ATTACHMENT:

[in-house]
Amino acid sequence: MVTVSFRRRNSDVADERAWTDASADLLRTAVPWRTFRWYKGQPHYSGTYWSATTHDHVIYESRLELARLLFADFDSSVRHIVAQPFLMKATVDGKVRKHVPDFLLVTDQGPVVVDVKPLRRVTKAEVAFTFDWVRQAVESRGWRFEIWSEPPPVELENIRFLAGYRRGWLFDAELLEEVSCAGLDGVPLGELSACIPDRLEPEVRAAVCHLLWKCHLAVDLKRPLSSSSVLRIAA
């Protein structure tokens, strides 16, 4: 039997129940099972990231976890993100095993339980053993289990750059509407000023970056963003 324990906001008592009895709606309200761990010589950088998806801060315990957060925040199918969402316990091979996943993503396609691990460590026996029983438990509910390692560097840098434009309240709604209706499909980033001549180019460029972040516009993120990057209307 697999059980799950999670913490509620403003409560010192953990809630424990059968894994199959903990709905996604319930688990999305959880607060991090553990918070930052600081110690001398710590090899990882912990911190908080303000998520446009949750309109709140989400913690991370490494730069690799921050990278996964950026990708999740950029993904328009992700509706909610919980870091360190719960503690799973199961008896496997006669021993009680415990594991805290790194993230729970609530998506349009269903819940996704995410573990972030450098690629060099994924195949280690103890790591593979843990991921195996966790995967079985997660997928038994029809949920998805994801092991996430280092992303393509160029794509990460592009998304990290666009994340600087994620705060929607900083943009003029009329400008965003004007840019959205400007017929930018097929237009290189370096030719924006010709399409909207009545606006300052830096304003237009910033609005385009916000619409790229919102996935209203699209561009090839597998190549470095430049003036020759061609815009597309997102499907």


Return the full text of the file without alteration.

[in-house]
Amino acid sequence: MVTVSFRRRNSDVADERAWTDASADLLRTAVPWRTFRWYKGQPHYSGTYWSATTHDHVIYESRLELARLLFADFDSSVRHIVAQPFLMKATVDGKVRKHVPDFLLVTDQGPVVVDVKPLRRVTKAEVAFTFDWVRQAVESRGWRFEIWSEPPPVELENIRFLAGYRRGWLFDAELLEEVSCAGLDGVPLGELSACIPDRLEPEVRAAVCHLLWKCHLAVDLKRPLSSSSVLRIAA
């Protein structure tokens, strides 16, 4: 039997129940099972990231976890993100095993339980053993289990750059509407000023970056963003 324990906001008592009895709606309200761990010589950088998806801060315990957060925040199918969402316990091979996943993503396609691990460590026996029983438990509910390692560097840098434009309240709604209706499909980033001549180019460029972040516009993120990057209307 697999059980799950999670913490509620403003409560010192953990809630424990059968894994199959903990709905996604319930688990999305959880607060991090553990918070930052600081110690001398710590090899990882912990911190908080303000998520446009949750309109709140989400913690991370490494730069690799921050990278996964950026990708999740950029993904328009992700509706909610919980870091360190719960503690799973199961008896496997006669021993009680415990594991805290790194993230729970609530998506349009269903819940996704995410573990972030450098690629060099994924195949280690103890790591593979843990991921195996966790995967079985997660997928038994029809949920998805994801092991996430280092992303393509160029794509990460592009998304990290666009994340600087994620705060929607900083943009003029009329400008965003004007840019959205400007017929930018097929237009290189370096030719924006010709399409909207009545606006300052830096304003237009910033609005385009916000619409790229919102996935209203699209561009090839597998190549470095430049003036020759061609815009597309997102499907």